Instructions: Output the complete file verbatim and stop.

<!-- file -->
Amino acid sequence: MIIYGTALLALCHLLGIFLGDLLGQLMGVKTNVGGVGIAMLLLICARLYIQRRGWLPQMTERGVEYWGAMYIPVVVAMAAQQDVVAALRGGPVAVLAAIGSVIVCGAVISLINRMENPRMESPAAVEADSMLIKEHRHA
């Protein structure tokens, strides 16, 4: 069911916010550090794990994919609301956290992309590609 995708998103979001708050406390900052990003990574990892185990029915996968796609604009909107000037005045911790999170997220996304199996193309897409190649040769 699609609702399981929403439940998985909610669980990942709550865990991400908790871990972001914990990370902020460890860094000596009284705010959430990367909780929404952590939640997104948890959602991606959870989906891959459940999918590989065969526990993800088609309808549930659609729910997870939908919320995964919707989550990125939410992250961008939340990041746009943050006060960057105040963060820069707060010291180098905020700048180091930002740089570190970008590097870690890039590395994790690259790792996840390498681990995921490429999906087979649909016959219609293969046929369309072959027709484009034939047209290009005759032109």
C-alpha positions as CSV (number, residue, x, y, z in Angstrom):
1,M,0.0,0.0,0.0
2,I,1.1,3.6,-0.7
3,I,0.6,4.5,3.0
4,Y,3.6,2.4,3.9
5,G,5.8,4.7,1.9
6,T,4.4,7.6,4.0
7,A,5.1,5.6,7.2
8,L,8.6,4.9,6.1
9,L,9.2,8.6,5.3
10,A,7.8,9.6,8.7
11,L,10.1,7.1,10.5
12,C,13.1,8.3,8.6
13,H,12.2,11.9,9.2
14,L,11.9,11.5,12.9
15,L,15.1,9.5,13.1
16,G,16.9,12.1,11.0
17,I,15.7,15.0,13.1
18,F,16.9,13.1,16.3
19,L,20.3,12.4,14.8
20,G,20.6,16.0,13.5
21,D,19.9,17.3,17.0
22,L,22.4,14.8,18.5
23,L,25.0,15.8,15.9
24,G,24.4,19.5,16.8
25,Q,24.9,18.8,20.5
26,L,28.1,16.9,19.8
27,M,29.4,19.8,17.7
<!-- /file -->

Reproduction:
Amino acid sequence: MIIYGTALLALCHLLGIFLGDLLGQLMGVKTNVGGVGIAMLLLICARLYIQRRGWLPQMTERGVEYWGAMYIPVVVAMAAQQDVVAALRGGPVAVLAAIGSVIVCGAVISLINRMENPRMESPAAVEADSMLIKEHRHA
């Protein structure tokens, strides 16, 4: 069911916010550090794990994919609301956290992309590609 995708998103979001708050406390900052990003990574990892185990029915996968796609604009909107000037005045911790999170997220996304199996193309897409190649040769 699609609702399981929403439940998985909610669980990942709550865990991400908790871990972001914990990370902020460890860094000596009284705010959430990367909780929404952590939640997104948890959602991606959870989906891959459940999918590989065969526990993800088609309808549930659609729910997870939908919320995964919707989550990125939410992250961008939340990041746009943050006060960057105040963060820069707060010291180098905020700048180091930002740089570190970008590097870690890039590395994790690259790792996840390498681990995921490429999906087979649909016959219609293969046929369309072959027709484009034939047209290009005759032109």
C-alpha positions as CSV (number, residue, x, y, z in Angstrom):
1,M,0.0,0.0,0.0
2,I,1.1,3.6,-0.7
3,I,0.6,4.5,3.0
4,Y,3.6,2.4,3.9
5,G,5.8,4.7,1.9
6,T,4.4,7.6,4.0
7,A,5.1,5.6,7.2
8,L,8.6,4.9,6.1
9,L,9.2,8.6,5.3
10,A,7.8,9.6,8.7
11,L,10.1,7.1,10.5
12,C,13.1,8.3,8.6
13,H,12.2,11.9,9.2
14,L,11.9,11.5,12.9
15,L,15.1,9.5,13.1
16,G,16.9,12.1,11.0
17,I,15.7,15.0,13.1
18,F,16.9,13.1,16.3
19,L,20.3,12.4,14.8
20,G,20.6,16.0,13.5
21,D,19.9,17.3,17.0
22,L,22.4,14.8,18.5
23,L,25.0,15.8,15.9
24,G,24.4,19.5,16.8
25,Q,24.9,18.8,20.5
26,L,28.1,16.9,19.8
27,M,29.4,19.8,17.7